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PR interval prolongation, still a marker of worse outcome in patients treated cardiac resynchronization therapy patients

Session Poster Session 3

Speaker Antonius Martinus Wilhelmus van Stipdonk

Congress : Heart Failure 2019

  • Topic : arrhythmias and device therapy
  • Sub-topic : Cardiac Resynchronization Therapy
  • Session type : Poster Session
  • FP Number : P1544

Authors : A M W Van Stipdonk (Maastricht,NL), M Dural (Eskisehir,TR), F Salden (Maastricht,NL), IAH Ter Horst (Utrecht,NL), HJGM Crijns (Maastricht,NL), FW Prinzen (Maastricht,NL), M Meine (Utrecht,NL), AH Maass (Groningen,NL), K Vernooy (Maastricht,NL)

A M W Van Stipdonk1 , M Dural2 , F Salden3 , IAH Ter Horst4 , HJGM Crijns1 , FW Prinzen3 , M Meine4 , AH Maass5 , K Vernooy1 , 1Maastricht University Medical Centre (MUMC), Cardiology - Maastricht - Netherlands (The) , 2Eskisehir Osmangazi University, Cardiology - Eskisehir - Turkey , 3Cardiovascular Research Institute Maastricht (CARIM), Physiology - Maastricht - Netherlands (The) , 4University Medical Center Utrecht, Cardiology - Utrecht - Netherlands (The) , 5University Medical Center Groningen, Cardiology - Groningen - Netherlands (The) ,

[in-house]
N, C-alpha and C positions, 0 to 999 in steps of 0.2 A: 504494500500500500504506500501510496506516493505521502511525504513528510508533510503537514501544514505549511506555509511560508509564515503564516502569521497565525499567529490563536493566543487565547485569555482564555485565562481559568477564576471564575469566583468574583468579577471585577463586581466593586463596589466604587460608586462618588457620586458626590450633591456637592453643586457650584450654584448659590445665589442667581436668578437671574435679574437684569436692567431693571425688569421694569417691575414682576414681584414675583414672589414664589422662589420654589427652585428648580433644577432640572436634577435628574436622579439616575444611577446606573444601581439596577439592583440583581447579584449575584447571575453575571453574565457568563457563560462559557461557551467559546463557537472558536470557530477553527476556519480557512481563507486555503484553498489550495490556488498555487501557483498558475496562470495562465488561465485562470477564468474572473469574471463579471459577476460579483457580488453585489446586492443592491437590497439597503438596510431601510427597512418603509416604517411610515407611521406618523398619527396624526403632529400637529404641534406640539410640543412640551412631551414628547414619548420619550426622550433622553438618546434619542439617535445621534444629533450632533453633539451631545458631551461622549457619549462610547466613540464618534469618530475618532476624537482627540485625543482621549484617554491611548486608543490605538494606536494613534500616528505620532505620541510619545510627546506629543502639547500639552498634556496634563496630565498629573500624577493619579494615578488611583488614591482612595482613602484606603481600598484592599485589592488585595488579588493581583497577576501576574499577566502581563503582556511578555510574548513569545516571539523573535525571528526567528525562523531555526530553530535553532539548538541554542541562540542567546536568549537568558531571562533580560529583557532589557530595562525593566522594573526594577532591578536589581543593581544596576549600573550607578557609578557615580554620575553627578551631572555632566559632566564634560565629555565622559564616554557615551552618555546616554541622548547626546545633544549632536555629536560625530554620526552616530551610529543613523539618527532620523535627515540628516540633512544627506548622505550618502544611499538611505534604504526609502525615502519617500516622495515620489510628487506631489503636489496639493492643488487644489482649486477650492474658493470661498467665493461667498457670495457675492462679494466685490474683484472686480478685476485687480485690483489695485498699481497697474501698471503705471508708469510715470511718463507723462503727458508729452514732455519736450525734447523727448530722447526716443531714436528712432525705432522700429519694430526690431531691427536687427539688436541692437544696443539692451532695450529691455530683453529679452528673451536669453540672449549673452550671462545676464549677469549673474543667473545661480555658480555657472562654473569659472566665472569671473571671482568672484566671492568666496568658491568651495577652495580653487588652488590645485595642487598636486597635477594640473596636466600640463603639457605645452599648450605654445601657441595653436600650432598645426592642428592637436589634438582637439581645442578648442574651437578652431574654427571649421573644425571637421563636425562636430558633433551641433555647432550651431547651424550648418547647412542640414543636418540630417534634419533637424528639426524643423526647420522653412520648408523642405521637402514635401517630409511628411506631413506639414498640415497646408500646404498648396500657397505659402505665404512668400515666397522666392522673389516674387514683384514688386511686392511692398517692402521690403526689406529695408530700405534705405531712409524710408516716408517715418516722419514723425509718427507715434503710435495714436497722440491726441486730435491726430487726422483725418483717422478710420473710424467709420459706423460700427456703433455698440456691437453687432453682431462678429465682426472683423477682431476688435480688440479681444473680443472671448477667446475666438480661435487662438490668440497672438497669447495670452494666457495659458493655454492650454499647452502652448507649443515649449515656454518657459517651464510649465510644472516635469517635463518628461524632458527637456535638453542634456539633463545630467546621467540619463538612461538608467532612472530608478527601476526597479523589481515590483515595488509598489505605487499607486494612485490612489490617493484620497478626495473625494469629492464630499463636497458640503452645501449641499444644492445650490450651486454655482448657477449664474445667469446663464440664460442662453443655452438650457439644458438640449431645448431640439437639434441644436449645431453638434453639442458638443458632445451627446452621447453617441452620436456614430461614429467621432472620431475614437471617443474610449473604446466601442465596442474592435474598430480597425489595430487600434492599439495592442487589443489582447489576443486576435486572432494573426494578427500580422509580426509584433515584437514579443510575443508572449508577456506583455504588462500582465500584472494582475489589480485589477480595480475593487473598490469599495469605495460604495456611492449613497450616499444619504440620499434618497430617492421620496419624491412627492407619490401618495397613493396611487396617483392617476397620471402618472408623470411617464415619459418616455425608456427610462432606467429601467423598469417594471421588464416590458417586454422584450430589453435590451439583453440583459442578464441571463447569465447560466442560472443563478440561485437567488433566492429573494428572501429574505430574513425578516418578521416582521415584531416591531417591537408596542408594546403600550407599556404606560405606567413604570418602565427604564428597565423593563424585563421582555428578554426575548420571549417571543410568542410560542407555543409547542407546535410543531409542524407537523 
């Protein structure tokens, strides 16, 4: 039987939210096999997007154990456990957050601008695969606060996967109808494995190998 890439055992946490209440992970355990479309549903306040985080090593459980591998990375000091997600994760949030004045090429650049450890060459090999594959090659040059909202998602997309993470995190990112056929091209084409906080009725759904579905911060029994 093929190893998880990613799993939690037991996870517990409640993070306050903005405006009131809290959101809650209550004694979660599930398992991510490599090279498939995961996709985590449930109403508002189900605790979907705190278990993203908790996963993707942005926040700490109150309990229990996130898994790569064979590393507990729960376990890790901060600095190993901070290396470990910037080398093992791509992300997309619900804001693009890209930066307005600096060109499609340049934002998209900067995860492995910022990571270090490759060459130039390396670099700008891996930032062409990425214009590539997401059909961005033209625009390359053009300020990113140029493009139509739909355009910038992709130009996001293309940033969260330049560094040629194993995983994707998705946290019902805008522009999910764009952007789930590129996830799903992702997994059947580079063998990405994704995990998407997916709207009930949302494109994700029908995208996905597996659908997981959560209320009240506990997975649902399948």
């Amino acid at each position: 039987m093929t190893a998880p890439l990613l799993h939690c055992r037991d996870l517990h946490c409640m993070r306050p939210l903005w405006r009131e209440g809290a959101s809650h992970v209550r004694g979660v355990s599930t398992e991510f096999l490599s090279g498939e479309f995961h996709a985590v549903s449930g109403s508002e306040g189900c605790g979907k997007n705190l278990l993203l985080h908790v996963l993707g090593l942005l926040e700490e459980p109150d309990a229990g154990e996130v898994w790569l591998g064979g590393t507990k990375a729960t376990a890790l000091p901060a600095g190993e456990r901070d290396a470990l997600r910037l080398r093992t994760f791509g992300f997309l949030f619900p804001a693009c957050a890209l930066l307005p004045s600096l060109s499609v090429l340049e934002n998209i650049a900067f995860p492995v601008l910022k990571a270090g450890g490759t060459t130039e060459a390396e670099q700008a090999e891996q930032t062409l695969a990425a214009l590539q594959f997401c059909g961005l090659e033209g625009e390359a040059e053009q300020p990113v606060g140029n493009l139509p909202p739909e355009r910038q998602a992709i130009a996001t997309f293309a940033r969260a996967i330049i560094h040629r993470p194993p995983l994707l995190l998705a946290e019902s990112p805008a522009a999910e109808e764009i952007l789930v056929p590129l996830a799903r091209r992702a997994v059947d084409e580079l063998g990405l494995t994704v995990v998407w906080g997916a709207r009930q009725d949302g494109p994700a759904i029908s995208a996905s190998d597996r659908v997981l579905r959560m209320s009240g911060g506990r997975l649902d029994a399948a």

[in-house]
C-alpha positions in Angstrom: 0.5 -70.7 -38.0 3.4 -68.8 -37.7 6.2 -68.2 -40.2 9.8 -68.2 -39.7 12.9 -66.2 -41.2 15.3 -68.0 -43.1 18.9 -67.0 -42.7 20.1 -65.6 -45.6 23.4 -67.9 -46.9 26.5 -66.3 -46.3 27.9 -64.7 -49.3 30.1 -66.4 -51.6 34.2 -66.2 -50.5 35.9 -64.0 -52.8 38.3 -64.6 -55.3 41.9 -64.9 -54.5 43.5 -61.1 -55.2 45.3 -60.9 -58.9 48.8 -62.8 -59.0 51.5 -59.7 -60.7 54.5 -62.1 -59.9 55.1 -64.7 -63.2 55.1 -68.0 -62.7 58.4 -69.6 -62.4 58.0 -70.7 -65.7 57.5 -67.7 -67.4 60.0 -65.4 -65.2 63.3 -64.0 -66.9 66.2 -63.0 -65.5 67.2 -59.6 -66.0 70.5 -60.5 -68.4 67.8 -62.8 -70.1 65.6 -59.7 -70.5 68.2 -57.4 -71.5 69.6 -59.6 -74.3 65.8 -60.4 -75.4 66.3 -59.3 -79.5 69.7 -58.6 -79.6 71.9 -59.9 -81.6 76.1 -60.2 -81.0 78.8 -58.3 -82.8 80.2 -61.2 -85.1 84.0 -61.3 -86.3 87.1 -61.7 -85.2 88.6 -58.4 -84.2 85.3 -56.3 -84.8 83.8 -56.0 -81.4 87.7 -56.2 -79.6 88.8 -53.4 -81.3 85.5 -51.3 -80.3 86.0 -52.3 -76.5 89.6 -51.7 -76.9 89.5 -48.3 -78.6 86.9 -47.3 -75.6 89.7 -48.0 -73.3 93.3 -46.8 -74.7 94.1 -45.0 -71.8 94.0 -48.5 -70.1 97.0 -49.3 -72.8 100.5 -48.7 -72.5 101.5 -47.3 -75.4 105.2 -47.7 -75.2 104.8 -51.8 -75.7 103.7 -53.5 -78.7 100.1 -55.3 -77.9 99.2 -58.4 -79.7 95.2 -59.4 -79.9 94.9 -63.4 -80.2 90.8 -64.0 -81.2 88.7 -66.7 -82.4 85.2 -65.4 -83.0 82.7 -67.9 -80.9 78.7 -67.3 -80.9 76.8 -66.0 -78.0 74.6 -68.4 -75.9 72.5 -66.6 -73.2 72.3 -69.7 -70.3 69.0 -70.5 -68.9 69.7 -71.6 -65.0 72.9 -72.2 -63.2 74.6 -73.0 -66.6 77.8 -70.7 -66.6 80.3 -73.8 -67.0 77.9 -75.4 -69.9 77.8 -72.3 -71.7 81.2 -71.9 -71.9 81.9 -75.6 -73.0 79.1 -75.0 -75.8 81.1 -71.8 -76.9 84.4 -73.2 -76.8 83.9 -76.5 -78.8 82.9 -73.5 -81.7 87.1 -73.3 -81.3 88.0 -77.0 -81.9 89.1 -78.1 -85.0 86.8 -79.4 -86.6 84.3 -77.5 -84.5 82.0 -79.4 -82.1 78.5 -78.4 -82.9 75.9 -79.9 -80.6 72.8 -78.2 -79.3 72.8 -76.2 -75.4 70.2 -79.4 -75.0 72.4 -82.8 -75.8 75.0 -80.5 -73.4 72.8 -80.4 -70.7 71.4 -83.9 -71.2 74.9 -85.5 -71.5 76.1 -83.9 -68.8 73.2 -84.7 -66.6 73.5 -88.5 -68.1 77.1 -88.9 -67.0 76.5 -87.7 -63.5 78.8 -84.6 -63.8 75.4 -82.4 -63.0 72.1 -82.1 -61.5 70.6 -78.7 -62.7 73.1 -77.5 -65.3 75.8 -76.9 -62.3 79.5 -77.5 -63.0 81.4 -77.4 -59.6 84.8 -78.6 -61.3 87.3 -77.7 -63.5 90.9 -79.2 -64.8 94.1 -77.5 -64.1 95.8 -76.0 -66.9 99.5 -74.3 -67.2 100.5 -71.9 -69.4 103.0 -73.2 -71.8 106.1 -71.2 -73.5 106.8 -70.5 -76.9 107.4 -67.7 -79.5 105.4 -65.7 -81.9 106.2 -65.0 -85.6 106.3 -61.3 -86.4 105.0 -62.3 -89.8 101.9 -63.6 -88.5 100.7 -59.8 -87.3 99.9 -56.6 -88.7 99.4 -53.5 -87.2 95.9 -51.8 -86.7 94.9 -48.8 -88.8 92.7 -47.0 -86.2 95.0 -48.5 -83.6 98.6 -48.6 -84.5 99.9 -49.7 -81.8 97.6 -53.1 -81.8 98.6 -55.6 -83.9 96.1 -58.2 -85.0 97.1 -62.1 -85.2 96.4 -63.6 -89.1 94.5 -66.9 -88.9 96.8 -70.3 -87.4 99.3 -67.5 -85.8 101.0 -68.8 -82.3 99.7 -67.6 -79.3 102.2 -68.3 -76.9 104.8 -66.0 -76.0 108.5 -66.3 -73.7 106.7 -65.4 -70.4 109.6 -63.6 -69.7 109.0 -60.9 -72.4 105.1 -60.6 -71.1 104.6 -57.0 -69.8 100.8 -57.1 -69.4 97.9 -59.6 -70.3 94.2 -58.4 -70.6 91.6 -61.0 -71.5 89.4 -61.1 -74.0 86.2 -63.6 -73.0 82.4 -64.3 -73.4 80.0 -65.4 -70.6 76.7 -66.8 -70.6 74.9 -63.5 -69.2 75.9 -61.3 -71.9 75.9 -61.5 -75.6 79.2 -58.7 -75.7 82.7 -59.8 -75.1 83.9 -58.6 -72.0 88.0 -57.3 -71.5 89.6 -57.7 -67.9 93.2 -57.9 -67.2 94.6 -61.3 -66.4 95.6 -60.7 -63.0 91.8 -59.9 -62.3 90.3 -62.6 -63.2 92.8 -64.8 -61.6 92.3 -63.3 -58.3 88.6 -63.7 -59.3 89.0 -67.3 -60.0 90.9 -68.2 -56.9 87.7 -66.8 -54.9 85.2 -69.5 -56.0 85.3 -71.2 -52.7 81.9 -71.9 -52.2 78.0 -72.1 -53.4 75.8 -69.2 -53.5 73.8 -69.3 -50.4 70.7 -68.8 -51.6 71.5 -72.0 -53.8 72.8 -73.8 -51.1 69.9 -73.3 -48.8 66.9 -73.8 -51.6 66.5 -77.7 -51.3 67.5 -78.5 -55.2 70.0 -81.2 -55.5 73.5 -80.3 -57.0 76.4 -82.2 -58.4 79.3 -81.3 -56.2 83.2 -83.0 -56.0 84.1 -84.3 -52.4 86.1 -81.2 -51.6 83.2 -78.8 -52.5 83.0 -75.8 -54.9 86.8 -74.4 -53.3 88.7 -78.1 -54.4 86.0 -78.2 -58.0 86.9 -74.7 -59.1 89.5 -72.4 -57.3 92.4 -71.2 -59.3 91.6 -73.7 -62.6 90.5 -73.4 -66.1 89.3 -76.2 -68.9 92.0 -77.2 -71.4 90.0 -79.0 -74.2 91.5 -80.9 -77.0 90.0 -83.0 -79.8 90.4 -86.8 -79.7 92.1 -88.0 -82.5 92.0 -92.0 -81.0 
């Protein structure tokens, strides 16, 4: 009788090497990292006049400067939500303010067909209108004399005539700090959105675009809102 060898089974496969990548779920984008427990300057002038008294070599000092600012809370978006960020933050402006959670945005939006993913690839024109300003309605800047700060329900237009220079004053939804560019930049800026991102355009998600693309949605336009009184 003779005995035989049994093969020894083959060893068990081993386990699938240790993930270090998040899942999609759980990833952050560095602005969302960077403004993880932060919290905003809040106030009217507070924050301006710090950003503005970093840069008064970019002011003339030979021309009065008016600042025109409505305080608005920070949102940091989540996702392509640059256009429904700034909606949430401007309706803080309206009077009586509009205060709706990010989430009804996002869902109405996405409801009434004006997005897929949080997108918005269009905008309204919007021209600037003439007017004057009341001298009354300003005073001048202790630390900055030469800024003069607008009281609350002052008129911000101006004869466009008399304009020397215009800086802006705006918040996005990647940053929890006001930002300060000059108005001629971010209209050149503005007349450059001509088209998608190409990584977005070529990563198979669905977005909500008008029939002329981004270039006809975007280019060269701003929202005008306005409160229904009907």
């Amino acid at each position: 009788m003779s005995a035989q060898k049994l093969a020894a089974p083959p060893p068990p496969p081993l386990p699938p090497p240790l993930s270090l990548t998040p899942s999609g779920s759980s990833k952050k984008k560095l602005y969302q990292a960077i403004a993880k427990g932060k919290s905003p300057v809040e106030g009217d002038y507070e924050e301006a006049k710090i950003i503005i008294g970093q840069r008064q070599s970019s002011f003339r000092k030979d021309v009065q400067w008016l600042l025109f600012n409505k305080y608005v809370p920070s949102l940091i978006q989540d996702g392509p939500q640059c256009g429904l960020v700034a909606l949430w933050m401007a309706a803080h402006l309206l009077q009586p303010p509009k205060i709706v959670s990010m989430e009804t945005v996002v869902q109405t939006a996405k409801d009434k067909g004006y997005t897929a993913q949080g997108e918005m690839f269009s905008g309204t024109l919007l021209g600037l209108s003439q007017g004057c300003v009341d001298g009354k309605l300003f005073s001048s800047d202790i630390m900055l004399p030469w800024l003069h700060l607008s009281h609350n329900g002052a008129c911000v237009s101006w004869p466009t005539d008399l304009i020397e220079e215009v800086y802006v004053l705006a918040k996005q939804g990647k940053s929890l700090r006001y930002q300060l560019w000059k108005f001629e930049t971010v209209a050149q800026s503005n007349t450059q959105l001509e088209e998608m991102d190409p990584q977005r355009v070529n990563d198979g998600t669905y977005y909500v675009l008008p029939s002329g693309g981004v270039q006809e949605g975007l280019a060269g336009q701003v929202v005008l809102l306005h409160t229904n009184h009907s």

Background: Patients without left bundle branch block (non-LBBB) generally derive little benefit from CRT. Recently, CRT has been suggested to be beneficial in patients with  prolonged PR interval. However, in the general HF population the presence of a prolonged PR interval is associated with worse outcome.

Purpose: To evaluate the association of a prolonged PR interval with clinical outcome in CRT-treated LBBB and non-LBBB patients.

Methods: Pre-implantation 12-lead ECGs from 1.245 consecutive CRT patients without atrial fibrillation from 3 implanting centres in the Netherlands, were evaluated for the presence of LBBB QRS morphology and PR interval prolongation (=230ms). The primary endpoint was the combination of left ventricular assist device implantation, cardiac transplantation and all-cause mortality.

Results:  Patients with LBBB (n=620) showed a significantly shorter mean PR interval than non-LBBB patients (n=625) (187ms vs 198ms, p<0.001). Prolonged PR interval was found in 12.6% of patients with LBBB and 19.2% of non-LBBB patients (p=0.001). In non-LBBB patients with PR prolongation event rate was significantly higher (54 vs 34%, p<0.001). In LBBB patients there was a non-significant difference (28 vs 20%, p=0.1). Regression analyses (figure 1) showed similar results, with a significantly higher odds of experiencing an event in non-LBBB patients with PR prolongation (2.24 [1.68, 2.99], p<0.001), and a trend to significantly higher odds in LBBB patients with PR prolongation (HR 1.61 [1.02, 2.56], p=0.04).

Conclusion: In HF patients treated with CRT, PR prolongation is negatively associated with long term clinical outcome. This association seems to be stronger in non-LBBB patients than in LBBB patients.

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